Wednesday, March 13, 2013

Herding Carp

By: Bill Bartodziej

Super bowl commercials make you laugh with it and best-selling books have used the title, so why can’t we make reference to herding carp, oh I mean herding cats? Although there seems to be some similarities with carp and cats, we are making progress with carp management in the Phalen Chain of Lakes. With the continued assistance of the U of MN Sorensen Lab and a commercial fisherman, we had another successful netting of common carp in Lake Gervais. On February 25th, 825 adult carp were removed from this lake system.       

Overall, the main goals of this management program are to 1) reduce the adult common carp population to less than 100 lb per acre, and 2) keep substantial numbers of juvenile carp from entering the Phalen Chain of Lakes. Research points to 100 lb per acre as being the threshold where carp negatively impact lake water quality.

So what progress have we made? In 2009, the initial carp population estimate was just over 8,000 adults in the Phalen Chain. This amounts to roughly 180 lb per acre of carp. Below is a summary of the carp removal since the inception of the carp research and management program:



Removal Method

Adult Carp Removed



















Boxnet trap




Boxnet trap




Boxnet trap






                                                                                                             TOTAL =            3,855

The seine net being placed under the water.
Nettings are done in the winter using a large seining net attached to small robotic submarines that ‘herd’ the carp to an opening in the ice. In the summer, the U of MN research team uses a baited ‘boxnet trap’ to capture carp. A boxnet involves a 71-foot square net placed on the lake bottom with the sides down. For a two week period, the middle of the net is baited with dried corn. Once the carp become comfortable with the free meals and school over the net, the sides are quickly raised to catch the feeding carp.

Interested onlookers watch as the fishermen wrestle
thousands of pounds of carp.
As of March 2013, 3,855 adult carp have been removed from the Phalen Chain. The research team estimates that this is close to fifty percent of the overall carp population. Carp weight, or biomass, has declined from 180 lb per acre to roughly 90 lb per acre. Although estimates put us just under the 100 lb per acre threshold, we will still continue to reduce the population. This year, we will set more boxnets in Kohlman, and likely conduct another winter netting in February, 2014. Please stay tuned as we continue to make progress in herding the common carp in the Phalen Chain.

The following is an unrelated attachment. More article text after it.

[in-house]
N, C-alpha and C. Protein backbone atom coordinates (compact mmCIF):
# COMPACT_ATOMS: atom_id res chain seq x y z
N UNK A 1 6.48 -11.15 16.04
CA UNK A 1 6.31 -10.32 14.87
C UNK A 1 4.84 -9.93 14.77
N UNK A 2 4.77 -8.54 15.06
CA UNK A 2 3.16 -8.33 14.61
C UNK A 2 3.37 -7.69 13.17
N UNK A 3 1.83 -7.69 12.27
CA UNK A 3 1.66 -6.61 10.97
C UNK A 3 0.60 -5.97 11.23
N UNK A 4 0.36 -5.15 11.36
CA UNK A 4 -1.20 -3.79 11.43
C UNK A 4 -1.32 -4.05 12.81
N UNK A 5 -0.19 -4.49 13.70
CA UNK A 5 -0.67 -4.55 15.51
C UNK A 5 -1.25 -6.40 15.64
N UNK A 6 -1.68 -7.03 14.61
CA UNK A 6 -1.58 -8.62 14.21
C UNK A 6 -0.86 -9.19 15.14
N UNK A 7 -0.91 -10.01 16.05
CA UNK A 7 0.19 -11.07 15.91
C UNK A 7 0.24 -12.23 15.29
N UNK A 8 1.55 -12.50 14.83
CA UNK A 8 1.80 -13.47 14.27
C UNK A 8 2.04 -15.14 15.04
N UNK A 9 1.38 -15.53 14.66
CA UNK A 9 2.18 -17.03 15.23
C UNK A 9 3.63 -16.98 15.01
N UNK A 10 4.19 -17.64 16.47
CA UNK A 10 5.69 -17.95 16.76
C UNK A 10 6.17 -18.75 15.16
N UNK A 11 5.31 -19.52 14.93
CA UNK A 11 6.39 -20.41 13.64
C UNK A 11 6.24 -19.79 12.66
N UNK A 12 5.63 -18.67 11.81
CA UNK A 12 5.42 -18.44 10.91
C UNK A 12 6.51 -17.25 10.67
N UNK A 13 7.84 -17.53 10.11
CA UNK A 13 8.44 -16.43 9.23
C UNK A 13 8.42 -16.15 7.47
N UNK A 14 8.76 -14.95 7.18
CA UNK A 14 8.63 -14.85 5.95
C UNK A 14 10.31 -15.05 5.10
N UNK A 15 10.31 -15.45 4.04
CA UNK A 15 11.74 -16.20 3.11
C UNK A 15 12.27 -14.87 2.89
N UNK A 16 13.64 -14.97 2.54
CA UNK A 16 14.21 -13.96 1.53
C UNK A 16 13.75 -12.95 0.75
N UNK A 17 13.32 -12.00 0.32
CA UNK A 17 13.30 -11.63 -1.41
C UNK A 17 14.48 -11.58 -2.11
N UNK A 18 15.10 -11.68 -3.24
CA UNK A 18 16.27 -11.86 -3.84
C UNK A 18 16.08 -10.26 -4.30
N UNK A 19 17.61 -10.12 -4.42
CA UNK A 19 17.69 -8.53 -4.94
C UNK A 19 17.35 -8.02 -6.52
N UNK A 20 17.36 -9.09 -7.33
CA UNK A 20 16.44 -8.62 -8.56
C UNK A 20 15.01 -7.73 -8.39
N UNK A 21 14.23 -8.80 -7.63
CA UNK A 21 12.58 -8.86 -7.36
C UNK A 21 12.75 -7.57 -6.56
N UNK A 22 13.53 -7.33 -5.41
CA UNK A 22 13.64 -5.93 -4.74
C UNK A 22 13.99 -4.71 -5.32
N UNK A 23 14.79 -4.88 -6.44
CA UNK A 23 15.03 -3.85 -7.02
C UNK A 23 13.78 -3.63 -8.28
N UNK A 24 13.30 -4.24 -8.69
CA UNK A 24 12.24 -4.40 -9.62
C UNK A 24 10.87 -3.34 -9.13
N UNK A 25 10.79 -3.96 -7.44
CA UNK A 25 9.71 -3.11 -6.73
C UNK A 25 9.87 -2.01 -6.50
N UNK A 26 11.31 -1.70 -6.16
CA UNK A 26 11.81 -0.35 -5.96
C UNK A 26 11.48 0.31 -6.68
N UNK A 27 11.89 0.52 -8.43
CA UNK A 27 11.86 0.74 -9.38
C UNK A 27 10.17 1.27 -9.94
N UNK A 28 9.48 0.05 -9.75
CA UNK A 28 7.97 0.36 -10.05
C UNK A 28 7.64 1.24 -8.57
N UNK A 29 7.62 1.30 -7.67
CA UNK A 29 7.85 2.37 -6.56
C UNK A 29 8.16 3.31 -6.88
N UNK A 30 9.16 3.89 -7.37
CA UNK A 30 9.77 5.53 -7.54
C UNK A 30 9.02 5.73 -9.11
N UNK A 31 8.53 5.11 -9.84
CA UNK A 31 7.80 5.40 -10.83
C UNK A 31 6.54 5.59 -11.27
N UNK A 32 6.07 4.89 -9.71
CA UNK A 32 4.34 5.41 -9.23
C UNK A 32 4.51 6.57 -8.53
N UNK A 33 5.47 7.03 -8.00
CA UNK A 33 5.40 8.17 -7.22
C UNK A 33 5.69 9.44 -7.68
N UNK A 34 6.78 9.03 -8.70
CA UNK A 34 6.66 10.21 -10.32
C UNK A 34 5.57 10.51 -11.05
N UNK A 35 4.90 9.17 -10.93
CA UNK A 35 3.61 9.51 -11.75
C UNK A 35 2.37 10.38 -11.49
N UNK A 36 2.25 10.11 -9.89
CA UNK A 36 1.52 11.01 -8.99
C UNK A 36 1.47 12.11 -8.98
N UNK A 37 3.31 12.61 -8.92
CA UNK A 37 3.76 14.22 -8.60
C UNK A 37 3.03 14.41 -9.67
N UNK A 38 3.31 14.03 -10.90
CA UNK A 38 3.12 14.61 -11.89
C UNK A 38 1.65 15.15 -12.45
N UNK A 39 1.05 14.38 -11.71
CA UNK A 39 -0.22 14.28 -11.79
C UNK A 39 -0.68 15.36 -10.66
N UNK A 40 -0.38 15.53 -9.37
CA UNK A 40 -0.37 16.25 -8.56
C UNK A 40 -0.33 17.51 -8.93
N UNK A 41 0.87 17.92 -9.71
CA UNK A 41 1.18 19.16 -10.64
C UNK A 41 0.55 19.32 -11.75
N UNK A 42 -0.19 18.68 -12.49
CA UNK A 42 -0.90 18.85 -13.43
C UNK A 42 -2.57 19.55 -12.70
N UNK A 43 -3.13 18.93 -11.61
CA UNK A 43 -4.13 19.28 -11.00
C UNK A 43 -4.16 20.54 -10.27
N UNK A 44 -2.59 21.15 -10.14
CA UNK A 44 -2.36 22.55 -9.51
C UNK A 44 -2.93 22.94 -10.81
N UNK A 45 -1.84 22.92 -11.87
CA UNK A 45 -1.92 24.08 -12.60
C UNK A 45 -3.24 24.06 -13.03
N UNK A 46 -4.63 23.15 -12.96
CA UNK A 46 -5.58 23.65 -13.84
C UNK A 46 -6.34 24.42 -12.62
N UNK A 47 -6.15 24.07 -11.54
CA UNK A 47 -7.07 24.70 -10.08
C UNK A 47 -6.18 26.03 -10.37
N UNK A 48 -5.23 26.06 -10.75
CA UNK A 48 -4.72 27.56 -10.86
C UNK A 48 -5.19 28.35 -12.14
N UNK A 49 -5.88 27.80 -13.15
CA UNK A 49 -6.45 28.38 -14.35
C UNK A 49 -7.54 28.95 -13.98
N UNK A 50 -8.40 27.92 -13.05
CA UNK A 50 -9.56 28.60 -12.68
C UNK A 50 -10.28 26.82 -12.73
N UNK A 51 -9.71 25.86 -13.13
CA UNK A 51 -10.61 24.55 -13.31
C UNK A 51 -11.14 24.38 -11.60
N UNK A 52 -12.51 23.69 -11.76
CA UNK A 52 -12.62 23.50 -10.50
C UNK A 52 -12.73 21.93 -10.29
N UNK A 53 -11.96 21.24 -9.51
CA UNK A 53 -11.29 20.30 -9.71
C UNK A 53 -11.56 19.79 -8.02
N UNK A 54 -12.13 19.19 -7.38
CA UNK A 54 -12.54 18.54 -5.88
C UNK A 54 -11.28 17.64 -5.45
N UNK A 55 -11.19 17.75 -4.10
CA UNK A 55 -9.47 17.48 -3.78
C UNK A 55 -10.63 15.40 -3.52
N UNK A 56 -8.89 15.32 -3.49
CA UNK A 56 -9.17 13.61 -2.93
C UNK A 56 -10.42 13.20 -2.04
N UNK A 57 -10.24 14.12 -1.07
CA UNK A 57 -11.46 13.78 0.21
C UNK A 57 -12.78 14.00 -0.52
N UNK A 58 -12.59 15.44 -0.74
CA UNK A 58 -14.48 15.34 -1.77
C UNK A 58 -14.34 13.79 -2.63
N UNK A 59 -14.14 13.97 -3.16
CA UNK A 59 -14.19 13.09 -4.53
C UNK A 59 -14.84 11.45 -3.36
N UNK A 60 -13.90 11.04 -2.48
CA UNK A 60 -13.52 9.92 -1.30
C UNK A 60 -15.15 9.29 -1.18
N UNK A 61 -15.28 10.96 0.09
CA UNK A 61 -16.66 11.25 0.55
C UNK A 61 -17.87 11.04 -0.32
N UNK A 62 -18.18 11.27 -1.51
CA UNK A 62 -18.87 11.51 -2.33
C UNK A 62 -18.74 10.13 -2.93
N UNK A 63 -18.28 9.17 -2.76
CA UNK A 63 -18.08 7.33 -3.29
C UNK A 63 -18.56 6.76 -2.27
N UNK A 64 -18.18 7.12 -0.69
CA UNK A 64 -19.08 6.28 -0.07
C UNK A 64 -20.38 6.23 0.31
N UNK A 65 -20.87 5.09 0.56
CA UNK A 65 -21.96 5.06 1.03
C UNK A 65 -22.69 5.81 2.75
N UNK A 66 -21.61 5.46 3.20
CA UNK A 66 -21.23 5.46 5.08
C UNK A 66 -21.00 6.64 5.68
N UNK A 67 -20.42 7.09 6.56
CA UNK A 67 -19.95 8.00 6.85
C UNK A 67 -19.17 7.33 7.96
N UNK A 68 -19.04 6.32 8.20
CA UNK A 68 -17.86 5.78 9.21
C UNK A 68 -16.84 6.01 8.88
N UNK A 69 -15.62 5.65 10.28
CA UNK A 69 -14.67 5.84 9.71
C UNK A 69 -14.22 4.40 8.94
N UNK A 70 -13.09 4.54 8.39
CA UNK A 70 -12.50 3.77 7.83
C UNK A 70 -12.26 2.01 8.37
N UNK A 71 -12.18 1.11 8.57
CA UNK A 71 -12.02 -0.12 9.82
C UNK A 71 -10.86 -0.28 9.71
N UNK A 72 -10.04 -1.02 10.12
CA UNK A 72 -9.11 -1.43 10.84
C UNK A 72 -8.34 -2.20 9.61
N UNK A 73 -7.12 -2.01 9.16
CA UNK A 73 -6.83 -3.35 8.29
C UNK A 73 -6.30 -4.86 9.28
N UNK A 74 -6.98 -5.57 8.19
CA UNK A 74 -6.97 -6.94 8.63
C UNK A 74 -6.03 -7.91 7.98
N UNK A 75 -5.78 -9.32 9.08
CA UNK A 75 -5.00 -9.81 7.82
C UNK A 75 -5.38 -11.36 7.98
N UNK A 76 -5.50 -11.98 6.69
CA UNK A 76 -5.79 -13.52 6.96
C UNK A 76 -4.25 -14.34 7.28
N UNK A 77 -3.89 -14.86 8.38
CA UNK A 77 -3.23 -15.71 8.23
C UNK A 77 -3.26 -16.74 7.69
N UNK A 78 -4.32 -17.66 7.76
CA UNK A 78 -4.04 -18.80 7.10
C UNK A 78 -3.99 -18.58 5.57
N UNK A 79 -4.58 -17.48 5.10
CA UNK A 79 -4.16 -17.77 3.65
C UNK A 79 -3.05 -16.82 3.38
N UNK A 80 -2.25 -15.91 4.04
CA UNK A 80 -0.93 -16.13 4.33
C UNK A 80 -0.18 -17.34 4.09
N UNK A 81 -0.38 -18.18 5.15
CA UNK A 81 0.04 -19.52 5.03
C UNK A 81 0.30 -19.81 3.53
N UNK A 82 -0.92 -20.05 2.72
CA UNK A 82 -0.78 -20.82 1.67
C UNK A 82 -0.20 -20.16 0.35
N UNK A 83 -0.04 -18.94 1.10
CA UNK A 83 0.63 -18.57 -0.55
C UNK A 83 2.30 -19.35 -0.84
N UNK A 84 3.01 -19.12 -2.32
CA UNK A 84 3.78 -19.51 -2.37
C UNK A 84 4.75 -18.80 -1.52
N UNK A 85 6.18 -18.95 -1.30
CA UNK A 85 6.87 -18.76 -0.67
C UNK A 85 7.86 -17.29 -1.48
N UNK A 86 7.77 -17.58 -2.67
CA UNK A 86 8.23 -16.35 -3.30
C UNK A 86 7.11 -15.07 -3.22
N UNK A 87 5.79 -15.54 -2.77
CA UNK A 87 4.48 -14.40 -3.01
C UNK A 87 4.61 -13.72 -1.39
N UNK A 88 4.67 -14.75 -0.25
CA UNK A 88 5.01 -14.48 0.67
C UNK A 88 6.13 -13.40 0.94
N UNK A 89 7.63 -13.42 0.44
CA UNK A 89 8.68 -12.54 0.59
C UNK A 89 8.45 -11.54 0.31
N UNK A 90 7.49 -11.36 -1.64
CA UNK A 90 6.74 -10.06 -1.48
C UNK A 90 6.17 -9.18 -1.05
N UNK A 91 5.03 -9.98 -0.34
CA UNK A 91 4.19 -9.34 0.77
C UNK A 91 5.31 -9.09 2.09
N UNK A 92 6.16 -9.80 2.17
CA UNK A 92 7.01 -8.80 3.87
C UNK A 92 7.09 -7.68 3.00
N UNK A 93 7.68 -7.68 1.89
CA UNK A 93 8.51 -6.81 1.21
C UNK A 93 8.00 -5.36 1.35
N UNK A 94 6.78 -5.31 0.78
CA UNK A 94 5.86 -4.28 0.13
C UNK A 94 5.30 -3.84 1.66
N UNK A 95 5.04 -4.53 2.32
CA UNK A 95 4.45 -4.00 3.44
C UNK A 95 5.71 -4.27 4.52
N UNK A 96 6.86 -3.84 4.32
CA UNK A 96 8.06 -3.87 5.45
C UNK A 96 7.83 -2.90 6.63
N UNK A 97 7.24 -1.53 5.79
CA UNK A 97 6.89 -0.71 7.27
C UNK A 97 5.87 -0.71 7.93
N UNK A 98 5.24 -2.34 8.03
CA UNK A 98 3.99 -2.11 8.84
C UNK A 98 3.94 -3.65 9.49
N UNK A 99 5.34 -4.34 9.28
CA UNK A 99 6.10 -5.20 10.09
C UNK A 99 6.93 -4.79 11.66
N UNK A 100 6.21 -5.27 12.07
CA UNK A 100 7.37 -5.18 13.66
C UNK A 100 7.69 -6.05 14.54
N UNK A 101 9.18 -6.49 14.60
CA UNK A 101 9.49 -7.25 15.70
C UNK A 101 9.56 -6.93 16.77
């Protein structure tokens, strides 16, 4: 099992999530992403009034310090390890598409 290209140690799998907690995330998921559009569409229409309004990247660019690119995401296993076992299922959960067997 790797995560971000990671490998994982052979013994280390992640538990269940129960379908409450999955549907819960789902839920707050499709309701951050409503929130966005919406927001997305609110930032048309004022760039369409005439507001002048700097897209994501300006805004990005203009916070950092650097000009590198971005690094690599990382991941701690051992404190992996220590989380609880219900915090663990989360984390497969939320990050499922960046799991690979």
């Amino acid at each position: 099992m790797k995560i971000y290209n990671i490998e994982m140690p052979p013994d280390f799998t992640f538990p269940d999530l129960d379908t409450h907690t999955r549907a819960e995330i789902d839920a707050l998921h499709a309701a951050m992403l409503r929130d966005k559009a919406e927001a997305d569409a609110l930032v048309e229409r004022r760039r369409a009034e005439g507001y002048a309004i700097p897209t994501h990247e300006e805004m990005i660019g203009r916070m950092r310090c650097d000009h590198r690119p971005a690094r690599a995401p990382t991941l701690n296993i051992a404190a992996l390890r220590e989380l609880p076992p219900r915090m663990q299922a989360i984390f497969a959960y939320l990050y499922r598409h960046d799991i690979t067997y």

Carrie and Nicole (RWMWD staff and Green Corps intern)
look for tagged carp and count the catch.

A musky caught in the carp net was safely released
back into Lake Gervais.

Thursday, March 7, 2013

On the Screen - Grandpa Otto's Lake Phalen

Char's grandfather, Charles August Otto, built a house
across from Lake Phalen on the east shore where Char
lived in her early childhood.
by Sage Passi

“When I was growing up I always referred to Lake Phalen as my lake,” comments Char Wasiluk, longtime resident near Lake Phalen, at a talk she recently gave for the Maplewood Area Historical Society. “Maybe some of you think of it as your lake,” she said, with a wry smile. “But tonight’s presentation will give you a little picture of what life was like during Grandpa Otto’s time.”

Char Wasiluk, a historian for Maplewood Historical Society
recounts her own stories about growing up near Lake Phalen.

Documented in 2012, Char’s talk, filmed by video producer Chuck Turning from Government Television Network (GTN),
titled Grandpa Otto's Lake Phalen takes the viewer on a journey around the lake though the passage of time. Wasiluk, a history buff who has spent a lot of time gathering stories, photos and memorabilia, highlights the waves of changes that Lake Phalen has ridden through her life and a few eras before. It’s a personal story about life around the lake, but it’s also a tale with a lot of resonance for anyone who is curious about the transformations that have given the lake a rich history.